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Ultrasound and X-ray for Pets

Ultrasounds & X-rays are safe devices that provide a closer look at internal organs and structures.

When we need to figure out what’s wrong with your dog or cat, we routinely use X-rays and ultrasounds to identify or rule out the cause of the problem or provide a list of possible causes. We also use these diagnostic tools during a wellness exam to diagnose potential problems before they become serious.

What is an X-ray?

X-rays provide valuable information about a dog or cat’s bones, gastrointestinal tract (stomach, intestines, colon), respiratory tract (lungs), heart, and genitourinary system (bladder, prostate). We often use X-rays alone or in conjunction with other diagnostic tools, like ultrasounds. Our expert veterinarians use a high degree of skill to interpret your dog or cat’s X-rays. We offer digital radiology, which is X-rays that are captured digitally rather than on film. This technology allows us to provide you with a quicker diagnosis for your dog or cat. Plus, it uses less radiation than traditional X-rays. To avoid a blurry image, your dog or cat needs to remain completely still while an X-ray is taken. In some cases, we may need to sedate them or use short-acting general anesthesia.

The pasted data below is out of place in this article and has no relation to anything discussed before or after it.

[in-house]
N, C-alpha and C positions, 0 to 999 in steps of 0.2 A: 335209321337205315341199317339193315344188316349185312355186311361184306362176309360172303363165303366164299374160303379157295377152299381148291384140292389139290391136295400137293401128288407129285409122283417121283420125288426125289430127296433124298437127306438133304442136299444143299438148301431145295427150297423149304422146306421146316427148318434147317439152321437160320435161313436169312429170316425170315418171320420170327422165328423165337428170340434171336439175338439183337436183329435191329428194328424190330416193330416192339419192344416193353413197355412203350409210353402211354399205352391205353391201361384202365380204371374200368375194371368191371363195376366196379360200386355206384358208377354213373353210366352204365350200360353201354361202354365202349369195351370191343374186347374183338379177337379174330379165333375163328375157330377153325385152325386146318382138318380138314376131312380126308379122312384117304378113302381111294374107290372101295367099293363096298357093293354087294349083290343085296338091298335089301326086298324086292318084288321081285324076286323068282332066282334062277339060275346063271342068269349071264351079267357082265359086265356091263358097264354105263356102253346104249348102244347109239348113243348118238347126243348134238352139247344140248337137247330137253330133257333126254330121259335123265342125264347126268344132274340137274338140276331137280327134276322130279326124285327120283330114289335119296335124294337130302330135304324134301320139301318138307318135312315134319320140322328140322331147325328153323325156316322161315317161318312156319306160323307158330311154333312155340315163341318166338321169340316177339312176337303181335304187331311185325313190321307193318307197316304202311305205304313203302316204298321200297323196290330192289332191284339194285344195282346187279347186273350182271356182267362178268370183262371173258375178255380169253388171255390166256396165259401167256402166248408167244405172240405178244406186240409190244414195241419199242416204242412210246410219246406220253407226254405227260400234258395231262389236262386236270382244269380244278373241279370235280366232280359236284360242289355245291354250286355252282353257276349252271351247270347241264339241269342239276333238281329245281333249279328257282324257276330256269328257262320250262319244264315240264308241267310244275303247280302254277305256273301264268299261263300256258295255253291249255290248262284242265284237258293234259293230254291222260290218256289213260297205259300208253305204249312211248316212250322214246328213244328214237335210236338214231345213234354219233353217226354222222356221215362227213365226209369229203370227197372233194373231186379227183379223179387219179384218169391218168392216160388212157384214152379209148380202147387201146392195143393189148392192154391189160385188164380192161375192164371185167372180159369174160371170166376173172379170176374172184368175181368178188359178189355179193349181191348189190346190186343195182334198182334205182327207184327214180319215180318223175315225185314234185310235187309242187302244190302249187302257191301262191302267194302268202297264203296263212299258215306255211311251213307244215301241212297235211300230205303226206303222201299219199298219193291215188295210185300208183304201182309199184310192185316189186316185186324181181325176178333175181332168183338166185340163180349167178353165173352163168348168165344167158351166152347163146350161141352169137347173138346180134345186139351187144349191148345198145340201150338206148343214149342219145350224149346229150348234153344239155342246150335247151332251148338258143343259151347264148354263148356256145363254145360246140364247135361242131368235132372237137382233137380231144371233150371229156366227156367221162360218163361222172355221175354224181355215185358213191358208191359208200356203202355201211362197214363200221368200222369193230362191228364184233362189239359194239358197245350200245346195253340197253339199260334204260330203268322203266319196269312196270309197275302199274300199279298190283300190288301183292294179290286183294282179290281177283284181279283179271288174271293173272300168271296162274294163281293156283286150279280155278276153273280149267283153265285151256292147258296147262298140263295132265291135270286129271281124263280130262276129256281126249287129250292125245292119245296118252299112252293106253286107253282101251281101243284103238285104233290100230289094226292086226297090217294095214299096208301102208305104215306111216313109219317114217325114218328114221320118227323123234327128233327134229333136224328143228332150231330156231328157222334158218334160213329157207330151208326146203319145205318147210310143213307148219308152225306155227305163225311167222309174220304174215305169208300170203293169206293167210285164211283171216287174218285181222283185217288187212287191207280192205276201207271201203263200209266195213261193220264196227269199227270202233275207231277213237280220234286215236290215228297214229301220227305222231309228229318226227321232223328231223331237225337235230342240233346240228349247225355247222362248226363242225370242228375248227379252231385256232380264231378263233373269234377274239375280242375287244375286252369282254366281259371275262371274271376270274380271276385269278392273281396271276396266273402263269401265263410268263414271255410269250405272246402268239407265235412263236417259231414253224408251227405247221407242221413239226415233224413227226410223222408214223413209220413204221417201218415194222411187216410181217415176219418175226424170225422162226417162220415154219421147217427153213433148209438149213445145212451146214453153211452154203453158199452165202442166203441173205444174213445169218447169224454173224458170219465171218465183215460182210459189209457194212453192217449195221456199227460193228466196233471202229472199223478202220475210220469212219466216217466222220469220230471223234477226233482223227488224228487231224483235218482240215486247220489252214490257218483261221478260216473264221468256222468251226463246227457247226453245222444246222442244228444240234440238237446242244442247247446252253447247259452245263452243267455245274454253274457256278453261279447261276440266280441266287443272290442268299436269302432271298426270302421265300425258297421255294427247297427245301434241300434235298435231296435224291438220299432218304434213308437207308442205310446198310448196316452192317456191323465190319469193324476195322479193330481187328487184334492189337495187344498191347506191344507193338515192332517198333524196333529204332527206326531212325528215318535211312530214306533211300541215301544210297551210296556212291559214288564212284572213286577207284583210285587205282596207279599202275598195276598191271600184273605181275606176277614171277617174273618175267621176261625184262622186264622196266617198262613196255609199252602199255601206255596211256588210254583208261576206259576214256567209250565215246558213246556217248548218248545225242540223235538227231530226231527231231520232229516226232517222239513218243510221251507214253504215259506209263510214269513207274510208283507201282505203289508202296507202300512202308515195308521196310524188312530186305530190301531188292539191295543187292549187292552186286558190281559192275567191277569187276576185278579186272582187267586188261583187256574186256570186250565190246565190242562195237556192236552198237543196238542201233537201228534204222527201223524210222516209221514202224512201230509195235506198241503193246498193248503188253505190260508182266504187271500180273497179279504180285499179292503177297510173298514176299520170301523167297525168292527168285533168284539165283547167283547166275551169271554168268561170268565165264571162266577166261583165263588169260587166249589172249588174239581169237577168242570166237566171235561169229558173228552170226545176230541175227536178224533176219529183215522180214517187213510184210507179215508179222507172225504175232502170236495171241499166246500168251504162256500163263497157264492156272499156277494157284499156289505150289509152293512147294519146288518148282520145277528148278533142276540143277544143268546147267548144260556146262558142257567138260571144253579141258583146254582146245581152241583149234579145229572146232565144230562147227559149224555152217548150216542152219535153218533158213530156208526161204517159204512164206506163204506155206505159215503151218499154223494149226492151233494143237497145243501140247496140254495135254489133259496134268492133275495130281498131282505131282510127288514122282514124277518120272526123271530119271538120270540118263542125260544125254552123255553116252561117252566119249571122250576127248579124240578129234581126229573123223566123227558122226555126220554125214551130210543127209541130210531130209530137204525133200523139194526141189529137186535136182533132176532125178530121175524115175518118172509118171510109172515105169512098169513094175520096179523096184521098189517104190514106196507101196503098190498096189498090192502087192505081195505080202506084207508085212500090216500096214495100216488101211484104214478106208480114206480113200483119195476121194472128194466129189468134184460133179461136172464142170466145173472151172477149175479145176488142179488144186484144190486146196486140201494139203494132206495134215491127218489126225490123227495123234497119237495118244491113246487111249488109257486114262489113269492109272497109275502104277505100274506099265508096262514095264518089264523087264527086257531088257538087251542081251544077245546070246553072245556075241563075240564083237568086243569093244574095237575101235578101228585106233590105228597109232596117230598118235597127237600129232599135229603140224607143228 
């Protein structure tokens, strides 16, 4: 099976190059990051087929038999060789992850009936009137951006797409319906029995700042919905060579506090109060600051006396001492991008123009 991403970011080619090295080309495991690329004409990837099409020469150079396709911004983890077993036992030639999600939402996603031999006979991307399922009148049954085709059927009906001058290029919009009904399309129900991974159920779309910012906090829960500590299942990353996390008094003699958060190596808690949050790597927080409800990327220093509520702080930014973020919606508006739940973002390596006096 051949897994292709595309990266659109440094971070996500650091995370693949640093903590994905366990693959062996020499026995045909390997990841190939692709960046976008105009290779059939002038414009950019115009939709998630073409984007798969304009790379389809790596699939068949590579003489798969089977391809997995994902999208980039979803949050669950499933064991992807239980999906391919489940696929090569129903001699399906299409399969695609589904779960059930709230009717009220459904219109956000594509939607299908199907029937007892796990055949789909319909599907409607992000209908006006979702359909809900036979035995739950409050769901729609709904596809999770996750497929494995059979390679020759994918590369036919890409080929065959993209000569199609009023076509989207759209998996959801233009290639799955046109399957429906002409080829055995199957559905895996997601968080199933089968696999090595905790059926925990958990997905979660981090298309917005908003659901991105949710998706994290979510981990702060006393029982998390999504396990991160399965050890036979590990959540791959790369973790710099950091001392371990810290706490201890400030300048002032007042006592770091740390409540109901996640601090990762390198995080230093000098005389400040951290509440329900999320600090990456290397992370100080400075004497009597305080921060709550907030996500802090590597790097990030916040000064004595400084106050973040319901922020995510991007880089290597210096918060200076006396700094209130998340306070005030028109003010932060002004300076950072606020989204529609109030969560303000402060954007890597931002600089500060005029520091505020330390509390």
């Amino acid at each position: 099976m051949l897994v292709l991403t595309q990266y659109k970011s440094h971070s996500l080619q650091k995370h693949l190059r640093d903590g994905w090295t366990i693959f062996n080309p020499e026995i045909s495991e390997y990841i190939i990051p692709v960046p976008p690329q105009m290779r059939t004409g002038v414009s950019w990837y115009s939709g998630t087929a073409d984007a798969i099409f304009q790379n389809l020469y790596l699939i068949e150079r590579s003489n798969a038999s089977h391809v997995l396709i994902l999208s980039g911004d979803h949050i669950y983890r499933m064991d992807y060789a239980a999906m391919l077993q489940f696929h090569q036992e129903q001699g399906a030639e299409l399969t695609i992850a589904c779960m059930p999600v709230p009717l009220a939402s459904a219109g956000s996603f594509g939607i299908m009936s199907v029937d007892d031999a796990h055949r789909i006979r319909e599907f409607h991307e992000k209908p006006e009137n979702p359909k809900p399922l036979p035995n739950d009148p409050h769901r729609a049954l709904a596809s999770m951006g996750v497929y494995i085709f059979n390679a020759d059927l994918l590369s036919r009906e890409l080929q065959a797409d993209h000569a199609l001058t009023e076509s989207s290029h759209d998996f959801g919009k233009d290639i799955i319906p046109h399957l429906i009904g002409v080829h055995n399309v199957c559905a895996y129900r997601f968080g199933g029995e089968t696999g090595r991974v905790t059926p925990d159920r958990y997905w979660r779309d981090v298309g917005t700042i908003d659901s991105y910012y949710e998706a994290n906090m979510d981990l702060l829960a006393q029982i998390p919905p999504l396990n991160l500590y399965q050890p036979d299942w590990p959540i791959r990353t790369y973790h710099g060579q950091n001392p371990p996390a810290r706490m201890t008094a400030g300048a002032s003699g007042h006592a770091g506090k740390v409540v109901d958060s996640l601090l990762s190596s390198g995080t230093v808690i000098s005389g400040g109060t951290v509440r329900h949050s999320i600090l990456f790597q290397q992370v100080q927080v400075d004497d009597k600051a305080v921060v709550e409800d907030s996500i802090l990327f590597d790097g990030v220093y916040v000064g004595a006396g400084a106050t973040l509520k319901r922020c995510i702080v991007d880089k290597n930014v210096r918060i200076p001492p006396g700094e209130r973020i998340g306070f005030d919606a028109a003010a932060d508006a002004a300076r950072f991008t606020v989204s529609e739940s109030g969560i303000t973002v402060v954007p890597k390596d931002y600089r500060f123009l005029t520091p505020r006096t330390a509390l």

Does an ultrasound use radiation?

Ultrasound does not involve radiation, has no known side effects, and doesn’t typically require your dog or cat to be sedated or anesthetized. The hair in the area to be examined usually needs to be shaved so the ultrasonographer can get a good result. Ultrasounds are a non-invasive, pain-free procedure that uses sound waves to examine internal organs and other structures inside the body. It can be used to evaluate the dog or cat’s heart, kidneys, liver, gallbladder, and bladder; to detect fluid, cysts, tumours, or abscesses; and to confirm pregnancy or monitor an ongoing pregnancy.

How does an ultrasound work?

The ultrasonographer applies gel to the surface of the body and then methodically moves a transducer (a small handheld tool) across the skin to record images of the area of interest. The gel helps the transducer slide more easily and creates a more accurate visual image. The transducer emits ultrasonic sound waves, which are directed into the body toward the structures to be examined. The waves create echoes of varying degrees depending on the density of the tissue and the amount of fluid present. Those waves create detailed images of the structures, which are shown on a monitor and recorded for evaluation.

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